But it’s the other form of progression that compels you to keep searching for that perfect shot. Every course in the game has a level that you increase after earning a certain amount of points. The points you earn depend on how good your photographs are, and there are certain criteria that you need to meet to get those high scores, including your Pokémon subject’s pose (basically, whether they’re facing the camera or not), how big they are in the frame without getting cut out, and how close to the center of the frame they are. These criteria might not lead to the most artistically satisfying pictures, but they do keep you on your toes when you’re going through a course, looking for that perfect shot. Then, when you earn enough points on a course, you level it up, which introduces new Pokémon as well as new set pieces that make it possible to get even better, higher-scoring photos. It’s an addictive and satisfying loop, and the new set pieces and characters introduced with each level are fun to discover. As you progress through the story, you unlock more tools that give you more control, such as fluffruit (which replace the previous game’s apples), Illumina balls that you can throw at Pokémon to get them to react, and a boost for the Neo-One that lets you go through the course faster—perhaps fast enough to catch something that you didn’t see before.

New Pokémon Snap’s biggest leap forward, however, is in its presentation. It might seem obvious that a game from 2021 would look better than a game from 1999, but New Pokémon Snap does more than just increase the resolution. The environment and art design is bright and colorful, and the Pokémon are animated with care. Complement the visuals with a melodious but unobtrusive soundtrack and the slow, leisurely pace of the Neo-One, and where most games nowadays feel like second or third jobs, New Pokémon Snap feels like a vacation.

It isn’t a complete honeymoon (though it’s close). The controls are good, but they could be better. Namely, it makes no sense to have the shutter button be anything other than a shoulder button, since that’s where it would be on the camera, but New Pokémon Snap puts it on the A button, which can be kind of annoying when you’re using the right stick to move the frame. Likewise, the highest sensitivity for the right stick is still painfully slow, especially when trying to keep faster-moving Pokémon in the center of your frame. And I used the motion controls (both gyro controls in handheld mode and traditional motion controls with a Pro Controller) for all of five minutes before giving up on them, though that’s mostly due to personal prejudice.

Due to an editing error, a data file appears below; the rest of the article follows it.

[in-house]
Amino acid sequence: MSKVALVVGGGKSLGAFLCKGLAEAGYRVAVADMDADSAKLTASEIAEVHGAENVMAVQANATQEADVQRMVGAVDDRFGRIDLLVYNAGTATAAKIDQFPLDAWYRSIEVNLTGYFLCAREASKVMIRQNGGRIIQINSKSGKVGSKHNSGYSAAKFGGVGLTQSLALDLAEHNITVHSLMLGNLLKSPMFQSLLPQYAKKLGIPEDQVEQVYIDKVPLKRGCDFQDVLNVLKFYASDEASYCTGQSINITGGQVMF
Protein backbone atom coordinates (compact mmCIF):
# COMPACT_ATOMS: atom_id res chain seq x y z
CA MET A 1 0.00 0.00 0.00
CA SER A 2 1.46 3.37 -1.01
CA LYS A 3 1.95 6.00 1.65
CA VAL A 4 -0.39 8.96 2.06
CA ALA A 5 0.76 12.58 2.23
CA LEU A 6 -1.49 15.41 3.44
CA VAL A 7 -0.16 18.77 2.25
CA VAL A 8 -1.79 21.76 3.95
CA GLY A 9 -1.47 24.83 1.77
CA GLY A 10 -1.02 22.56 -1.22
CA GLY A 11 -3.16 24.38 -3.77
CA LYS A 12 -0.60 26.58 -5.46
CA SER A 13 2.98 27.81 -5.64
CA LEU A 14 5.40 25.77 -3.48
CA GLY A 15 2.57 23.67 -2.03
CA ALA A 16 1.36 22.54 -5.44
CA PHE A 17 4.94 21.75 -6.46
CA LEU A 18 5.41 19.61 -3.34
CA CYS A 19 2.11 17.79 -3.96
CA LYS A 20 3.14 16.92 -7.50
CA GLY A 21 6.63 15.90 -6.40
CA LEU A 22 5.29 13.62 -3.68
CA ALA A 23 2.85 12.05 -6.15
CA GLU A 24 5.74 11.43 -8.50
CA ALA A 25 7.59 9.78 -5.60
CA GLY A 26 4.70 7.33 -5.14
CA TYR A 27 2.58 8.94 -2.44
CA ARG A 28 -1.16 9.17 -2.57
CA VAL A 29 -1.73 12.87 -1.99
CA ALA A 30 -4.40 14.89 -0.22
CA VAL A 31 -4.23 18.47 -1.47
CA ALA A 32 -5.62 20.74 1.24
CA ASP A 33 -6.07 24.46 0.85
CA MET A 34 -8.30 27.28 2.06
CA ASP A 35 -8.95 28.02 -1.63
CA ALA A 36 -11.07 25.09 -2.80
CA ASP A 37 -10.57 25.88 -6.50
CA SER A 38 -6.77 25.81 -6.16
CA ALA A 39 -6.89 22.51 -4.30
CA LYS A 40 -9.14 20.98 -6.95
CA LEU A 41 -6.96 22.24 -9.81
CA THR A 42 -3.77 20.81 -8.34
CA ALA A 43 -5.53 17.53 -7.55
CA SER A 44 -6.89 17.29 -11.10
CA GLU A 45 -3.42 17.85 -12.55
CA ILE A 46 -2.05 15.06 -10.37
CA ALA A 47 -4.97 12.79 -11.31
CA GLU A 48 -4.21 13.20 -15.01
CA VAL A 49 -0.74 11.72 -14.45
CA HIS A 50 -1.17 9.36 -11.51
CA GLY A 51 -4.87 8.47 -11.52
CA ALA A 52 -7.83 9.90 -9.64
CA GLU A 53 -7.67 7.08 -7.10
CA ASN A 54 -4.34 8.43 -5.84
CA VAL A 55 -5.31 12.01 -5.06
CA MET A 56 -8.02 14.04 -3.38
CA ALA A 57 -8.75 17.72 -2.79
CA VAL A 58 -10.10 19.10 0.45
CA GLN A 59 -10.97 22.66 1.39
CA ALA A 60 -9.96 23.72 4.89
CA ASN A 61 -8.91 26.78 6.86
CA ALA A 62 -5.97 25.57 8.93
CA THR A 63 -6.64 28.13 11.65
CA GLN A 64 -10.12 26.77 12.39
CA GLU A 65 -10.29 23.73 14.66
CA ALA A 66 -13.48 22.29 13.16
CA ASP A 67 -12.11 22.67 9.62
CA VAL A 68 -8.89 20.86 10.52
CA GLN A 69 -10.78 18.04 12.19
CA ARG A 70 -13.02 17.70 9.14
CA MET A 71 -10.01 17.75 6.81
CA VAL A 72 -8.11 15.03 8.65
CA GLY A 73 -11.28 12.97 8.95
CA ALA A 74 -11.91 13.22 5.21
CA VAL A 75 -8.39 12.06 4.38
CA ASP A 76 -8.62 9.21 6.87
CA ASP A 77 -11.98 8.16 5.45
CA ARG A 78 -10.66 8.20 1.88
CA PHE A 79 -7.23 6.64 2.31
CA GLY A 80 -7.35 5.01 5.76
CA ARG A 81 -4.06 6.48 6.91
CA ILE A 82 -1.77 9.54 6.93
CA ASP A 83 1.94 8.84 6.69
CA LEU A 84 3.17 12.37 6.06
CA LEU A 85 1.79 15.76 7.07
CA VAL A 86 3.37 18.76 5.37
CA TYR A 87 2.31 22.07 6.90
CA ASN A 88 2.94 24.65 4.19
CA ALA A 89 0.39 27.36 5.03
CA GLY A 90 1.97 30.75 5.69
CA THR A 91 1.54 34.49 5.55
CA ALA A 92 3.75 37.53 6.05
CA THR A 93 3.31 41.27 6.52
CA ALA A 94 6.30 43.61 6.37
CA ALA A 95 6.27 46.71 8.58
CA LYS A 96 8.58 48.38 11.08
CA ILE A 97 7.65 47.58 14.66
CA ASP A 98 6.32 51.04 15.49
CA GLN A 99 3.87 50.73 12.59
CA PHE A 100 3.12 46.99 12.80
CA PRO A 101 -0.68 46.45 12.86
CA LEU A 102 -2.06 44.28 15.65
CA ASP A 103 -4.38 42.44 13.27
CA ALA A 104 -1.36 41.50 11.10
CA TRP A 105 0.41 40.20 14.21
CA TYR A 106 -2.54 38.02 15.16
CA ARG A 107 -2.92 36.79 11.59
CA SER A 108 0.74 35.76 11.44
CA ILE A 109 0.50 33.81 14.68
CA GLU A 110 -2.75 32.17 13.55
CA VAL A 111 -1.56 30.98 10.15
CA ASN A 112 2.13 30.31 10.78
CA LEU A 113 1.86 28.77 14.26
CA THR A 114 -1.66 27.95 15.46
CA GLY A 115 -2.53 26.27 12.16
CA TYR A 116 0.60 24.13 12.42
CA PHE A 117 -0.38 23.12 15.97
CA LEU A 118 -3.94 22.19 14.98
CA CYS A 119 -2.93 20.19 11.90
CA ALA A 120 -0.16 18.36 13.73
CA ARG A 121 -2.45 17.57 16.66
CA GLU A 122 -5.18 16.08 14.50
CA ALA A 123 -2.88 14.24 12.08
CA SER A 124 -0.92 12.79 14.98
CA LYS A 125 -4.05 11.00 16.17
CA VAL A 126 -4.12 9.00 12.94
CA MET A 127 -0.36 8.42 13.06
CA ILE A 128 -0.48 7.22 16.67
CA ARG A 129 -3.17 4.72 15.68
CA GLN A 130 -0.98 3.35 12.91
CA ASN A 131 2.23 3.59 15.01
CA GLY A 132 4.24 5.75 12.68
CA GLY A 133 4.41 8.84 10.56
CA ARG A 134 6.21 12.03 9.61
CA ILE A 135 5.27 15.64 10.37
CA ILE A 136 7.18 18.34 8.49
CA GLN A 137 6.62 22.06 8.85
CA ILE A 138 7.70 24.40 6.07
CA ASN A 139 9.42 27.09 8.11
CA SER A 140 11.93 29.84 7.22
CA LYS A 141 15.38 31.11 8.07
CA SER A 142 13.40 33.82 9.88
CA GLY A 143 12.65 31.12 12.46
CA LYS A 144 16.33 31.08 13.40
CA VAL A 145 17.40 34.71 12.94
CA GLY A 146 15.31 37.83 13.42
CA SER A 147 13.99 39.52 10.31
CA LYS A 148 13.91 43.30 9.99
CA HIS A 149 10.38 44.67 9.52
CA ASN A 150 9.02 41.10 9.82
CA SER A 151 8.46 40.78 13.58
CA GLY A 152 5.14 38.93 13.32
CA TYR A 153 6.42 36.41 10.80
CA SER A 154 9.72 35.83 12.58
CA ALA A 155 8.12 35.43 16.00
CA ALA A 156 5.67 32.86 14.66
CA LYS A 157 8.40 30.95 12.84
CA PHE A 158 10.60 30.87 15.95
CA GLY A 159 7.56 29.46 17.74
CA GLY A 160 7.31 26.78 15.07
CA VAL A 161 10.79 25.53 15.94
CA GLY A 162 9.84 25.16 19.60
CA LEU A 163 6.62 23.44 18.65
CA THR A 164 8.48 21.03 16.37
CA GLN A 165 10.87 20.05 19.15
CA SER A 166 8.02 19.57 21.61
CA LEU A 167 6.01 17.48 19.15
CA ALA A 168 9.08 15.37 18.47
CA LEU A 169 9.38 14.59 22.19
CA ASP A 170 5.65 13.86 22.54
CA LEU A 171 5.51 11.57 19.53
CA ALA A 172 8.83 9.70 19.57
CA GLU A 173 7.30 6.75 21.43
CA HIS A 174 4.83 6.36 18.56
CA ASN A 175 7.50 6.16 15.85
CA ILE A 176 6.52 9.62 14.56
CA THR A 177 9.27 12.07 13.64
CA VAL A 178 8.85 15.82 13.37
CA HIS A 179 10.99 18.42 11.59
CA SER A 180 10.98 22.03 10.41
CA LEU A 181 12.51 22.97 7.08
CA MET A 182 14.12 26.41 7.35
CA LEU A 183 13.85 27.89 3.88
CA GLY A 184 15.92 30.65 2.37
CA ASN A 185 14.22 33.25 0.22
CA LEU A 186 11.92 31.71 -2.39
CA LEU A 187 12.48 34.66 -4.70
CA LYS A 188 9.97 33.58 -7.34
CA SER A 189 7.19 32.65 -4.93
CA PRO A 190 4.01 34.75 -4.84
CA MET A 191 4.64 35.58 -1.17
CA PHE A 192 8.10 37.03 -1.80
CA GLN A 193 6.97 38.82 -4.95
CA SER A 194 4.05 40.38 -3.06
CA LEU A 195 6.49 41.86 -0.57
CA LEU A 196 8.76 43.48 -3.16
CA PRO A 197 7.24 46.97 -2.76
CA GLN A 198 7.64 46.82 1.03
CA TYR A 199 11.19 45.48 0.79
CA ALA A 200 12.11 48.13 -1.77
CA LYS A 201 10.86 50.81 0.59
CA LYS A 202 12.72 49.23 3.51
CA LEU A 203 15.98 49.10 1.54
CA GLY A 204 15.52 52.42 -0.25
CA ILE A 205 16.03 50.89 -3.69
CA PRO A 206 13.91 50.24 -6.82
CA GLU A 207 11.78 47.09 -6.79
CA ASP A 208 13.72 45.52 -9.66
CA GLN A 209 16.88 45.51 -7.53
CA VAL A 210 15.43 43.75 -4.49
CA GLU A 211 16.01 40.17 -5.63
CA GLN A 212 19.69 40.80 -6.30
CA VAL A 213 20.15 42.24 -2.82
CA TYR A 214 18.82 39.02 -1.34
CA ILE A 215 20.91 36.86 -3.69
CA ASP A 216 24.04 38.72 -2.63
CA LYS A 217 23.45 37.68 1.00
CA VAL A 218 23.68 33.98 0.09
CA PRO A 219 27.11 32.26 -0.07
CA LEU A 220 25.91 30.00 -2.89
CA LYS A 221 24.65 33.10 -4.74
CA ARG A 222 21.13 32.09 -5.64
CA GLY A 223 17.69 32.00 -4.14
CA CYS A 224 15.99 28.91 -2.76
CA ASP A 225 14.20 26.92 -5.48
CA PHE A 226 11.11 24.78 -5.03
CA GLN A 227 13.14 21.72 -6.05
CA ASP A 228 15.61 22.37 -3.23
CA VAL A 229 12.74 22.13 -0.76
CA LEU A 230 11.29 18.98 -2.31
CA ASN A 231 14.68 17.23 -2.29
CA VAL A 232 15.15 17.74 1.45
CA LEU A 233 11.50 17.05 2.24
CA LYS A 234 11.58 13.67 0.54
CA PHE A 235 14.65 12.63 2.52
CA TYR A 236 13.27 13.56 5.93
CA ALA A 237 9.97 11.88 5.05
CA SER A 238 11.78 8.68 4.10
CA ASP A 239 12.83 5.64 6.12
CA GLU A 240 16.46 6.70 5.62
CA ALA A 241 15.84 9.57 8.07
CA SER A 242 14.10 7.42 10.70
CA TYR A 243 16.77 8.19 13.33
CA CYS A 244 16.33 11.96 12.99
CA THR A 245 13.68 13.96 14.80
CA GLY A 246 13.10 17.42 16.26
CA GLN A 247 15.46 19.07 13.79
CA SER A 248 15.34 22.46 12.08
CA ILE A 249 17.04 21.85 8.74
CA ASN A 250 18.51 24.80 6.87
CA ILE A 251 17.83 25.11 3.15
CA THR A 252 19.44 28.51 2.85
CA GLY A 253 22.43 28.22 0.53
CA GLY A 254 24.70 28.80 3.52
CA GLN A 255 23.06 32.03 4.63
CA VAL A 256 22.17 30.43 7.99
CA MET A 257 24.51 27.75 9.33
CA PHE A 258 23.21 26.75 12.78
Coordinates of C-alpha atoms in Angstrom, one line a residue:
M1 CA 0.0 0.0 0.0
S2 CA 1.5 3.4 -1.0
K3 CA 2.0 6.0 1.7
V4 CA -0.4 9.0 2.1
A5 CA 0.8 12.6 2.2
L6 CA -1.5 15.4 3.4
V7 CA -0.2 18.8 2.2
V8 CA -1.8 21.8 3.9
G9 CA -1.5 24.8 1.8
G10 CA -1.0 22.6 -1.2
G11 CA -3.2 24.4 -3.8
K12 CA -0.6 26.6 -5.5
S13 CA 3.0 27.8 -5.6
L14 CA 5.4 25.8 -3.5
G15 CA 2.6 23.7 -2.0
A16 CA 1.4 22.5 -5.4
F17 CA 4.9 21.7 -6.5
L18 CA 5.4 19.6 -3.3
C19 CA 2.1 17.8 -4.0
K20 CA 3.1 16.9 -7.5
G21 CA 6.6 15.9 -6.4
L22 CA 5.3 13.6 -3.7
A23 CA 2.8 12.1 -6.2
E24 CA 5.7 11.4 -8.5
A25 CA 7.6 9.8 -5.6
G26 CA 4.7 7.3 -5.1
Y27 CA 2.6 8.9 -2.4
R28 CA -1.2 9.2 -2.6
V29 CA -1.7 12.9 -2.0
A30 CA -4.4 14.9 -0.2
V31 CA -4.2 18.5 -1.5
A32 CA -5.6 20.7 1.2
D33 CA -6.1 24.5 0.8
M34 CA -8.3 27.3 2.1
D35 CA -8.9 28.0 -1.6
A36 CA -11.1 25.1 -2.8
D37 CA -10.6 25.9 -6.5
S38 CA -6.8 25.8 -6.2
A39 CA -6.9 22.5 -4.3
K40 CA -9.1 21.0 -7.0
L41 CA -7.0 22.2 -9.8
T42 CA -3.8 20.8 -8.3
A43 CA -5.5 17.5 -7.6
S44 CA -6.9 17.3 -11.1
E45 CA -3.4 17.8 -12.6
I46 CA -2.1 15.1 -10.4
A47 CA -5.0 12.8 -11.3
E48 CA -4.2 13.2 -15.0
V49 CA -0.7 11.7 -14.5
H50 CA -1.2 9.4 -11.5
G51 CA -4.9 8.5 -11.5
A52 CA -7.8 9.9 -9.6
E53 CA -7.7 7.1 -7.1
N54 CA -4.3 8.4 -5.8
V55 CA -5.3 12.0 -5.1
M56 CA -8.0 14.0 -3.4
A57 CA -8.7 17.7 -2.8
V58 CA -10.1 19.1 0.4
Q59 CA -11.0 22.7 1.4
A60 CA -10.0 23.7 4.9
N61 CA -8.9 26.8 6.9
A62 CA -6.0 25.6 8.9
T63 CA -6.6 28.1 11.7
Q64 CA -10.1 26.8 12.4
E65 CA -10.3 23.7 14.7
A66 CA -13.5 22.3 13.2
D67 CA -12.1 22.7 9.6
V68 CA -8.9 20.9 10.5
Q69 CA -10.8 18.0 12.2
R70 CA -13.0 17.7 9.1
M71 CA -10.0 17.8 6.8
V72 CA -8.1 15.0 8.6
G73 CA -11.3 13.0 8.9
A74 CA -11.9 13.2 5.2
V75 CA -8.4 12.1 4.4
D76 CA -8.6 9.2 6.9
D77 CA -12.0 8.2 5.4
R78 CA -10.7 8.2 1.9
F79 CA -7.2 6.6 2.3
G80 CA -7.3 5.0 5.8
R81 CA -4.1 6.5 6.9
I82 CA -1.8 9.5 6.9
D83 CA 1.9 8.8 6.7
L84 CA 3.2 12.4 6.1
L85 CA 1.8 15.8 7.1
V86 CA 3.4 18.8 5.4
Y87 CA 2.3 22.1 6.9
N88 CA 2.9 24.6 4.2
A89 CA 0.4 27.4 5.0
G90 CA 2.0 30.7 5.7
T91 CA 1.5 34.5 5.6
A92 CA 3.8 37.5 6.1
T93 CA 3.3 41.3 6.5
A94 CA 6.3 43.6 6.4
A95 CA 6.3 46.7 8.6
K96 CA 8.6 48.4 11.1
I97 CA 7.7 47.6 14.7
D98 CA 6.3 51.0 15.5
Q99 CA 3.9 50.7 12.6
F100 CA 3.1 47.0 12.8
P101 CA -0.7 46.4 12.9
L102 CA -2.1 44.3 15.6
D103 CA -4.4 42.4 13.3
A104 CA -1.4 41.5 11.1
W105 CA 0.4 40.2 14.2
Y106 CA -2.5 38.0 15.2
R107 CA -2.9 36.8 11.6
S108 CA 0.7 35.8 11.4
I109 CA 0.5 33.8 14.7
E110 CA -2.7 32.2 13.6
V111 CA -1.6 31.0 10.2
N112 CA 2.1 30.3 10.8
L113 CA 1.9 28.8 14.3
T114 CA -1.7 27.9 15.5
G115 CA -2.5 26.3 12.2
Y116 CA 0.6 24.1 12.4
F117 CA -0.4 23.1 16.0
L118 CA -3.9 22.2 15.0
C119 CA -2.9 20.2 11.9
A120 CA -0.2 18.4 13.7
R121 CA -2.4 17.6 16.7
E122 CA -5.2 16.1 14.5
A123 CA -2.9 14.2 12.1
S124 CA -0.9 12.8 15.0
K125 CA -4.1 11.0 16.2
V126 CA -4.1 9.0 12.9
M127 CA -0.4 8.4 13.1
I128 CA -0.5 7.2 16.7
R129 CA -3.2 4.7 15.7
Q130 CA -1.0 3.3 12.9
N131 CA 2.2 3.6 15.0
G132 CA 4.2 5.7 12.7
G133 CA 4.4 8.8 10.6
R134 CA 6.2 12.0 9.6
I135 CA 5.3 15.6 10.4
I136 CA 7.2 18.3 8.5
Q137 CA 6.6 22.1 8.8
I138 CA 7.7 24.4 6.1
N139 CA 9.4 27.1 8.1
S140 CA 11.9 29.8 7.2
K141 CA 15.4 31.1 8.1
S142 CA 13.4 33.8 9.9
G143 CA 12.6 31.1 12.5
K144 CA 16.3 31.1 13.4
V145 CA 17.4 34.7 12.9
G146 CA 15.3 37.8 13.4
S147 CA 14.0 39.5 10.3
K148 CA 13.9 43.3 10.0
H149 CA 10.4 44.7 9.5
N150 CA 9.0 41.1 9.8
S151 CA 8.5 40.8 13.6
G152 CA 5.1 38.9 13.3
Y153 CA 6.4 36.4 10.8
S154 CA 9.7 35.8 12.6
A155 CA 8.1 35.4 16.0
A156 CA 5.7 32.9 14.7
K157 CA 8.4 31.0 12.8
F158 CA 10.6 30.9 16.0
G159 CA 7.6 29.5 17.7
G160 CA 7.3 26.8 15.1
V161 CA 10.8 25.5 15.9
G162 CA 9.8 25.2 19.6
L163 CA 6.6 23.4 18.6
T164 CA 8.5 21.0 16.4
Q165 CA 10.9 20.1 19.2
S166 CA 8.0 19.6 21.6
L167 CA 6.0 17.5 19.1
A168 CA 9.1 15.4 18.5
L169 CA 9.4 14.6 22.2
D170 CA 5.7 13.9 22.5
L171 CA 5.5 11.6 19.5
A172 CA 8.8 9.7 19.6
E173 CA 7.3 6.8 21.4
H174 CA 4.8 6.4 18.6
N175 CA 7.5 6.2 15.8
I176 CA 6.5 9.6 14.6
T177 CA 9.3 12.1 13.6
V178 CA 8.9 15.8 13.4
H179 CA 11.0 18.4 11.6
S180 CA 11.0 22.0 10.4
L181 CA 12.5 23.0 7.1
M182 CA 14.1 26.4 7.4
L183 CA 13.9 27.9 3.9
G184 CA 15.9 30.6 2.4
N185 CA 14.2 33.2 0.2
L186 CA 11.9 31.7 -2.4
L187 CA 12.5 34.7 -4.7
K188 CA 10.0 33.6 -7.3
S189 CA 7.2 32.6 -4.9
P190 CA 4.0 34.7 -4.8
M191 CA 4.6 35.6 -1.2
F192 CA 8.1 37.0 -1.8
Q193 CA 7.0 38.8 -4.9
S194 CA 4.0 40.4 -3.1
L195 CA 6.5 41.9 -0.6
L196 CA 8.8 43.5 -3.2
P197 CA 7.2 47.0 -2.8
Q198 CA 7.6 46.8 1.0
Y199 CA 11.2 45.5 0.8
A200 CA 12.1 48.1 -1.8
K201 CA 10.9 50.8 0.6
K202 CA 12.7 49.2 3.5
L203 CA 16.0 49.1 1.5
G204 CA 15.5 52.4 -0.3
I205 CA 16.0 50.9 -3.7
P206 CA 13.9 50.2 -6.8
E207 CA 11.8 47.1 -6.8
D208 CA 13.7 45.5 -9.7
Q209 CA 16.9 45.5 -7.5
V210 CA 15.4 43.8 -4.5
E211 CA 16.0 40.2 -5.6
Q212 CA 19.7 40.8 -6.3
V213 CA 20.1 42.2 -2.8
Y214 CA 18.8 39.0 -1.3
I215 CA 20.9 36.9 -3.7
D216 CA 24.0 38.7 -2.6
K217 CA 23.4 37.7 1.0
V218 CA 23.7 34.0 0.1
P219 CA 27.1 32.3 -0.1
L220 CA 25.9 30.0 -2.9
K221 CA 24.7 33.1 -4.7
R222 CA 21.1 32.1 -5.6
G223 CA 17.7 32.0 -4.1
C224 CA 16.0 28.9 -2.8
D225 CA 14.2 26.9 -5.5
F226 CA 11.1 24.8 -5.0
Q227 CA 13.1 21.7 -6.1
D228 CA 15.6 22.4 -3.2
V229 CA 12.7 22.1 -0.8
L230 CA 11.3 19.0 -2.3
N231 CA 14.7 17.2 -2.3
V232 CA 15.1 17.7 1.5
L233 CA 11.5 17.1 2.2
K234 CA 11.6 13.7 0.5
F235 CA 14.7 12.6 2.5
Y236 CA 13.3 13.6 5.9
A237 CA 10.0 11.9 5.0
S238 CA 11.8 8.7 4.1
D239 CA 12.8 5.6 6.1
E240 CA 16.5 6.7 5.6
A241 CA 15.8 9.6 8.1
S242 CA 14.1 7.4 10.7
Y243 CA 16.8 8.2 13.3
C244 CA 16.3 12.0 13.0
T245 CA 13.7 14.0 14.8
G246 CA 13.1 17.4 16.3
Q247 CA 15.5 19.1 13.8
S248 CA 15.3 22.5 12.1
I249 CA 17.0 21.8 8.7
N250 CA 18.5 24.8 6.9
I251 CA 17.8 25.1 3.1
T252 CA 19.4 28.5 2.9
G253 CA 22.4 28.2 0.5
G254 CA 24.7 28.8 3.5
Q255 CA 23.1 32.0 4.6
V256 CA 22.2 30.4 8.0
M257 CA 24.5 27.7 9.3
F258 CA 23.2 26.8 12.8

In the end, these are minor complaints for a game that was thoroughly enjoyable from beginning to end, and thanks to the course leveling and dozens of assignments for specific photos that the other characters request, I still have a lot of Pokémon to snap. Will I stop playing now that I’ve finished the story, like I did with Pokémon Sword? Probably. The difference is that I’ll happily go back to the Lental Region, even if it’s only for five minutes at a time.

Maybe it’s because I haven’t really gone outside in over a year, let alone spend any quality time in nature, but New Pokémon Snap feels like a genuine respite. When I hear people say that video games help them relax, I honestly have no idea what they’re talking about. Most games I play are stressful and full of burdens like looting and side quests; there’s the constant pressure to keep up with whatever the game wants me to do. And yes, New Pokémon Snap has that kind of stuff, but almost all of it is optional. It doesn’t want you to feel like photographing Pokémon is your job. It wants you to take in the sights and enjoy the ride.

Maybe that’s the secret to “getting” Pokémon games. It isn’t the collecting and the utopian world. It isn’t being swept up in the wave of merchandising and cartoons. It isn’t even the characters whose cuteness is so precise that it seems almost scientifically designed. It’s that while Pokémon games may use tropes from genres that feel like jobs, they don’t ever want to make you feel like you’re working. If this is what it feels like to play games to relax, then give me more games like New Pokémon Snap.

Images: Nintendo


New Pokémon Snap might be one of the most thoroughly pleasant games that’s come out for the Switch, if not ever. While the core gameplay is the same as it was in 1999, everything about the 2021 game is better. The environments are visual delights, the Pokémon are lovingly recreated, and the progression and pacing are just right. If the hobby of gaming has started to feel like a second or third job, then New Pokémon Snap might just be the vacation you need.

Bandai Namco
E - Everyone
Release Date
New Pokémon Snap is available on Nintendo Switch. Primary version played was for Switch. Product was provided by Nintendo for the benefit of this coverage. EGM reviews on a scale of one to five stars.